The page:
Missing Pieces
Missing Pieces by Lisa Ritter Starr

Elf: More than a Christmas Comedy

by Lisa Ritter Starr

The film, "Elf," released November 2003 by New Line Cinema, may be a crowd-pleasing Hollywood comedy, but I got more out of it than a few laughs. It also contains a surprisingly touching tale of adoption search and reunion.

Will Ferrell plays one of Santa's (Ed Asner's) most unique elves, standing at least twice as tall as the tallest toy maker in the bunch. When Santa was visiting the orphanage where Buddy was a bubbly, wide-eyed baby, Buddy crawled into Santa's bag and stole away to the North Pole. Because Santa and the elves are such big-hearted folk, who also have the omnipresence of mind to know that the baby was parentless with no prospects for adoption, they decided to keep the extra-large little one with them.

An elvish Bob Newhart took Buddy in as one of his own, even though the baby rapidly outgrew his convenient lap-size. This didn't stop the pair from creating a family bond as tight as any other elf - or human - family. They remained a loving father-son team for many years.

When Buddy grew up to be a toy maker himself, he found he could do a fair job. Still, he was a little slow, and a little different than the elves in other ways. He was physically enormous compared to them, and his skills seemed to lie in areas other than singing along with the group as each elf whipped out hundreds of toys every day.

Buddy knew he had learned much from his family and community, but time would reveal that something was missing from his life. Buddy always knew that he had another father out in the human world, but he had never felt a need to search for him. It was a combination of feeling a little like a black sheep in the bunch, and the revelation that his birthfather actually had made the "Naughty List" that year, that urged Buddy to try to connect with his family of origin.

Santa, the elves, and Papa Elf all agreed that it was time for Buddy to make this journey of self-discovery. Buddy just didn't know for sure where he belonged, and perhaps he could help his father make the "Nice List" again. He set out alone, in the uncertainty of darkness, to New York City, where he hoped to find the Empire State building and his birthfather working inside.

The film takes on a David Letterman-like feel, as the elvishly dressed man makes his way naively through the stores and streets of New York City, either bear-hugging or flashing a huge grin at everyone he meets. He gets thrown out of the Empire State Building after barging in and informing his birthfather (in an impromptu, off-key song) that he is his long-lost son. Though Walter, played by James Caan, fondly remembers Buddy's mother, he is reluctant to believe the story. For all Walter knows, Buddy is another con artist off the street looking to cash in on Walter's wealth.

Still, Walter can't shake the notion that Buddy must be telling the truth - otherwise, how could he know about his long-lost girlfriend, with whom he'd felt inexplicably connected throughout the years? Walter is intrigued, and Buddy is very persistent. When Buddy wins the affection/sympathy of Walter's wife, Emily (Mary Steenburgen), and preteen son, Michael (Daniel Tay), Walter is persuaded to indulge Buddy's obvious delusion in hopes that Buddy will play out his fantasy and return to a more "normal" way of life.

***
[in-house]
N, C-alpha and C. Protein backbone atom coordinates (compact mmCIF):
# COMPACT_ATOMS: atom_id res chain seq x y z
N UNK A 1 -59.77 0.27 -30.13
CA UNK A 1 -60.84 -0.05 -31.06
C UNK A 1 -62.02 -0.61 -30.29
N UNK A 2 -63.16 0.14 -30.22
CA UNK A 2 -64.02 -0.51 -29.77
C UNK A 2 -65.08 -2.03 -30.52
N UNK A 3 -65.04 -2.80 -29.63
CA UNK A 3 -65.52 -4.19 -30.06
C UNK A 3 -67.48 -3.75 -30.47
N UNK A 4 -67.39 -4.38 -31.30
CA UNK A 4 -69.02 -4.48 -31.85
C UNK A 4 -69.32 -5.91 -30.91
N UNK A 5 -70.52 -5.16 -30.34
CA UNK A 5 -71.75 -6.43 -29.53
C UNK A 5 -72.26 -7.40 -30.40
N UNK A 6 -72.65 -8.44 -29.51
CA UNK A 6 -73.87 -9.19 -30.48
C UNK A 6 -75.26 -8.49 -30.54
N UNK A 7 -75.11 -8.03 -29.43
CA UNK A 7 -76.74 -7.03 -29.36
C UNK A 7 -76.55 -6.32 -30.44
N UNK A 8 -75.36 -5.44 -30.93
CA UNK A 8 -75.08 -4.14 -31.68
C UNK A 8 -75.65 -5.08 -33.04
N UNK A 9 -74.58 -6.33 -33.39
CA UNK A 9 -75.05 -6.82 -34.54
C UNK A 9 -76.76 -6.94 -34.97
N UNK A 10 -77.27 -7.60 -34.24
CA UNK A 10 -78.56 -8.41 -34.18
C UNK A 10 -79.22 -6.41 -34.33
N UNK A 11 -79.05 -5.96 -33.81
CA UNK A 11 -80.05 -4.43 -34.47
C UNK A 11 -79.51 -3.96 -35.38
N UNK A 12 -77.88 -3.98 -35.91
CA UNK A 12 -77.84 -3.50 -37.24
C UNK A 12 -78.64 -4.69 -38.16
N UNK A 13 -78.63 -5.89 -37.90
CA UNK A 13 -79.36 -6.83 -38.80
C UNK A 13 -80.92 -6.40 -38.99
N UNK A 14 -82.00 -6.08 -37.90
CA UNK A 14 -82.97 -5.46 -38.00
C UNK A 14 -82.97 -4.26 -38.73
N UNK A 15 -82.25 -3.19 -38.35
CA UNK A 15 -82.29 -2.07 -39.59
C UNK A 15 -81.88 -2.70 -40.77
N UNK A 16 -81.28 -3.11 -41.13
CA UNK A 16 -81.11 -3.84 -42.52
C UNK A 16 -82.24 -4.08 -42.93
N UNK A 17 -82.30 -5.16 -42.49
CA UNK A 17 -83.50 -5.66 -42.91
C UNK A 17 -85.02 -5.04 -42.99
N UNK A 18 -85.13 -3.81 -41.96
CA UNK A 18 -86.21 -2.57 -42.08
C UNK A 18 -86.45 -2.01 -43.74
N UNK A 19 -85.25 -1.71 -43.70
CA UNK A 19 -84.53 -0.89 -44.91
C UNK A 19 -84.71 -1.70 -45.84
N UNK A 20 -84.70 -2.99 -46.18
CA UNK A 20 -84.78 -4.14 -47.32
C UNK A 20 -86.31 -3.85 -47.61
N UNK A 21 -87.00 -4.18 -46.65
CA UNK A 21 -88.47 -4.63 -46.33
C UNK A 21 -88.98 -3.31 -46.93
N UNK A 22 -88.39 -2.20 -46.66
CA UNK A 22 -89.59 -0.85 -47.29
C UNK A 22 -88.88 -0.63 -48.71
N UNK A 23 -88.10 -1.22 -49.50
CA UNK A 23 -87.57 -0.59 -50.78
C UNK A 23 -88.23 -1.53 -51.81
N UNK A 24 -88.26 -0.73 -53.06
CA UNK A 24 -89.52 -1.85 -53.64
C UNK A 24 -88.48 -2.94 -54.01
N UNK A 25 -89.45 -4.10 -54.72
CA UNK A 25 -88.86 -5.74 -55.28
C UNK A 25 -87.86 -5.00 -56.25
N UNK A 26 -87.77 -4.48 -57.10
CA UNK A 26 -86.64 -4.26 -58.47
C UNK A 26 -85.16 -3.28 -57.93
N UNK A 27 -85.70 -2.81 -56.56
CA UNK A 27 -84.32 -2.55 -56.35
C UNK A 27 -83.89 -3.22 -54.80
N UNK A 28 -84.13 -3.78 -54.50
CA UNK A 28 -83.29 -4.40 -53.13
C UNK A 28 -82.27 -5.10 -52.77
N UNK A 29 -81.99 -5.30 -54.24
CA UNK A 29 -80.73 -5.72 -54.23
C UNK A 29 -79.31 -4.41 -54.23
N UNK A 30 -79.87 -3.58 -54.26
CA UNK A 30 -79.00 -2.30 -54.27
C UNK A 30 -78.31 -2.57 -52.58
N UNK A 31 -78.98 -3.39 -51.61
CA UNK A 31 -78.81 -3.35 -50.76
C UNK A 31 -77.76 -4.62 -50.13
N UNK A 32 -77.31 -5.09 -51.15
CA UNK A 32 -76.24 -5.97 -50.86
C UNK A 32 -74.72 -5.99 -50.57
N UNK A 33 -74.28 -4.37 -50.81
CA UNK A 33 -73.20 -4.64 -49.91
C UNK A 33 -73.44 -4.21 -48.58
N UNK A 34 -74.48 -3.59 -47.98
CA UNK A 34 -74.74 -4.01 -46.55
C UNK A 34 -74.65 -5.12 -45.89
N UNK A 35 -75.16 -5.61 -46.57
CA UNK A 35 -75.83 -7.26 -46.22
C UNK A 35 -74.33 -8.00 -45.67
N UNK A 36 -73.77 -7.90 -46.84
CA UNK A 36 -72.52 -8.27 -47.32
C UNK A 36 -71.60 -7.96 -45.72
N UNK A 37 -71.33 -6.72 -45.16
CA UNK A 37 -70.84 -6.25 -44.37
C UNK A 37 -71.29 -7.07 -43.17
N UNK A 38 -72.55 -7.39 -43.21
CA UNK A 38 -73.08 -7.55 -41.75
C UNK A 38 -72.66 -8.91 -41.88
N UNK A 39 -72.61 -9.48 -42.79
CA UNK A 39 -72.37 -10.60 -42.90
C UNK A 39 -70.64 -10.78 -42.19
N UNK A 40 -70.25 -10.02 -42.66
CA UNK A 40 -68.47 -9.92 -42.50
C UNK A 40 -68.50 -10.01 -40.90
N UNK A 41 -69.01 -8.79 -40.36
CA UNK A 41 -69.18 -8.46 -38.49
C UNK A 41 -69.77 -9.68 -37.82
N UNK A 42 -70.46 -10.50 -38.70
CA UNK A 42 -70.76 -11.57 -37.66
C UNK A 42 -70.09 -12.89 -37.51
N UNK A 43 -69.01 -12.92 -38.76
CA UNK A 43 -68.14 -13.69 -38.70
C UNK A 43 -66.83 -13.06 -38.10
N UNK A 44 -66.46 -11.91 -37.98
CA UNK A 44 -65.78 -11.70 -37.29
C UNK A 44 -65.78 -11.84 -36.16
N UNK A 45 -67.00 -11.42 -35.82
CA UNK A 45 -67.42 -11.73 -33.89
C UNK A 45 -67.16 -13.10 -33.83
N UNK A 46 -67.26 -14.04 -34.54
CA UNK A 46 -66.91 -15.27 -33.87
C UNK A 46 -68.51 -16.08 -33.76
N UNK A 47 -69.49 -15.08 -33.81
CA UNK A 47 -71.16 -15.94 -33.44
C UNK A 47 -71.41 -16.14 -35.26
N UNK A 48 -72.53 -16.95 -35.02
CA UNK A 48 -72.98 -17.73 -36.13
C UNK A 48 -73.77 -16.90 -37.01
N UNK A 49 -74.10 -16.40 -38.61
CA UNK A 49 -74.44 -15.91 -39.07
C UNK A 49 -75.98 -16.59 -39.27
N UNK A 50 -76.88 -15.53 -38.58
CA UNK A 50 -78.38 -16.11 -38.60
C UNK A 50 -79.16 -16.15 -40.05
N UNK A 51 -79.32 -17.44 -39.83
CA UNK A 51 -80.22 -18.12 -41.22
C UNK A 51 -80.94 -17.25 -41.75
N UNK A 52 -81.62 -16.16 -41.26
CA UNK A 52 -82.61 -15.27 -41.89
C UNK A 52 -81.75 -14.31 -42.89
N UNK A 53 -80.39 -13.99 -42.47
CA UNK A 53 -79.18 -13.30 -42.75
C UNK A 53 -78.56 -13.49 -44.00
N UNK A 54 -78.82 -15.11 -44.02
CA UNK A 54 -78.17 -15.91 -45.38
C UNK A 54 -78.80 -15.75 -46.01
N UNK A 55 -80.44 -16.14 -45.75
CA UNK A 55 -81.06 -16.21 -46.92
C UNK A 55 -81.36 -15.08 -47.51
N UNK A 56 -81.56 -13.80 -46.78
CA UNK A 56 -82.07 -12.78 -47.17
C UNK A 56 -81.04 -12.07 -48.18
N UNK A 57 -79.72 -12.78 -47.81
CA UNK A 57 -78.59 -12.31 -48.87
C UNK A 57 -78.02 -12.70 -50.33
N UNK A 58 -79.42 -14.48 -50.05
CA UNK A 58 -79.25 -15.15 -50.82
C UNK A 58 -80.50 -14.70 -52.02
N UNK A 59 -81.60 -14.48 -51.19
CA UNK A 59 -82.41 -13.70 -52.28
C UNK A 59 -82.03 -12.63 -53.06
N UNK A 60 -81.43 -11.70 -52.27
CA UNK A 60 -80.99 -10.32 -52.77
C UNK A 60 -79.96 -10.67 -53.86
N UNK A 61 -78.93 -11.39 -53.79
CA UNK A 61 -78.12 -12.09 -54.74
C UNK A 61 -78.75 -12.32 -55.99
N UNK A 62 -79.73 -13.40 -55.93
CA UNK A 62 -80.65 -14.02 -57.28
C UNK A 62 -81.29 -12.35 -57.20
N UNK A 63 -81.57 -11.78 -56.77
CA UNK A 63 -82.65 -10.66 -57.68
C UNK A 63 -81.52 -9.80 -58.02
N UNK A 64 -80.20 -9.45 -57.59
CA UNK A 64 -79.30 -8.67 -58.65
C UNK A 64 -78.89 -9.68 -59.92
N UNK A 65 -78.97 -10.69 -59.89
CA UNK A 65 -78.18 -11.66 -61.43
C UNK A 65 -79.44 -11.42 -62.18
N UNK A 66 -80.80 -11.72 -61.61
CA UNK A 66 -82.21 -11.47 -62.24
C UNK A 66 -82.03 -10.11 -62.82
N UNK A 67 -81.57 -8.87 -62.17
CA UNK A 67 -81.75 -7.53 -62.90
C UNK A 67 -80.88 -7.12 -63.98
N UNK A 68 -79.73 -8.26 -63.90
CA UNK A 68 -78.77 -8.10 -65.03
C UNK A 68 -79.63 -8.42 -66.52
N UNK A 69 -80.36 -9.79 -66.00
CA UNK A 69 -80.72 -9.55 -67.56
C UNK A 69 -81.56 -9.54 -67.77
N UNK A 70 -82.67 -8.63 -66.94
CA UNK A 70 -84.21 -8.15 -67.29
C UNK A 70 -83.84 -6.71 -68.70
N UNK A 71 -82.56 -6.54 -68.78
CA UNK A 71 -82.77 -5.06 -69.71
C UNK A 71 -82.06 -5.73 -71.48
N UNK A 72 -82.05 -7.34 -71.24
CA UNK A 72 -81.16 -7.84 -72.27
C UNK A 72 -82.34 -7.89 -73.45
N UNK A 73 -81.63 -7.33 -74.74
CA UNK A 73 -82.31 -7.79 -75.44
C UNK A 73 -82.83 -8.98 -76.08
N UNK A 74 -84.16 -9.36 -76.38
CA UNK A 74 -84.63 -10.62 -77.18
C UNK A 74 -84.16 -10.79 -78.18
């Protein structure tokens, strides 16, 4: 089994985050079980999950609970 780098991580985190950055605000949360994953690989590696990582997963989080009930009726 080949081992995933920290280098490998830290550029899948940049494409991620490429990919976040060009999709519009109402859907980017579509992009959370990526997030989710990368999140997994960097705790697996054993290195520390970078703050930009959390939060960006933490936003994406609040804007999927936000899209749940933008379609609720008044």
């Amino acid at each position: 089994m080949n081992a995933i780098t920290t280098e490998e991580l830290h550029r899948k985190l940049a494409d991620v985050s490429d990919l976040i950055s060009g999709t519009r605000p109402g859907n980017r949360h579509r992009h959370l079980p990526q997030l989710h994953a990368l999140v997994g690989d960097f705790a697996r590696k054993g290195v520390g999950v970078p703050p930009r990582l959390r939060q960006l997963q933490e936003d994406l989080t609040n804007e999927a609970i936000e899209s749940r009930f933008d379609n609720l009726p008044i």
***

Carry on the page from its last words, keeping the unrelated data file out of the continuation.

In typical Hollywood fashion, the oddball character, whom the other characters want to train to behave more acceptably, actually helps Walter and family to loosen up instead. They begin to care less about others' opinions, and as a result, they discover that they can have a lot more fun than they usually allow themselves to have.

The real discovery for Buddy was not in finding his birthfamily. Rather, because Buddy must be who he has grown up to be in the context of his birthfamily, he ends up with a much better sense of who he is individually. First, he discovers what he has inherited from his biological relatives. Then Buddy is finally able to see how his elf family has influenced his character. He sees that Santa and the elves, known primarily for being their singing, jolly selves, have inspired those same qualities in him. He finally discovers how he relates to his adoptive family.

Buddy eventually knows both of his fathers and finds room for each of them in his life. The fathers, in turn, accept each other's place in their son's life. But the story gets even richer when you figure Santa Claus into the equation. For it is the arrival of Santa on Christmas Eve that Buddy longs for, and he responds as happily to Santa arriving on his sleigh as a son would to his father coming home for dinner after a long day at work.

The question then becomes, from an adoption and reunion point of view, "Where does Buddy really fit in?" Does he want to go back to his adoptive family, with whom he has spent his whole life, or does he want to stay with his newly discovered birthfamily, with whom he shares so much physically, and in which he has so much more to teach and to learn?

My response, and the filmmaker's response as well, is to ask, "Why does it have to be one or the other?" Buddy has discovered another extension of family. Just like he doesn't choose Santa over Papa Elf, he doesn't have to choose between one family and the other. He can, and does, have both.

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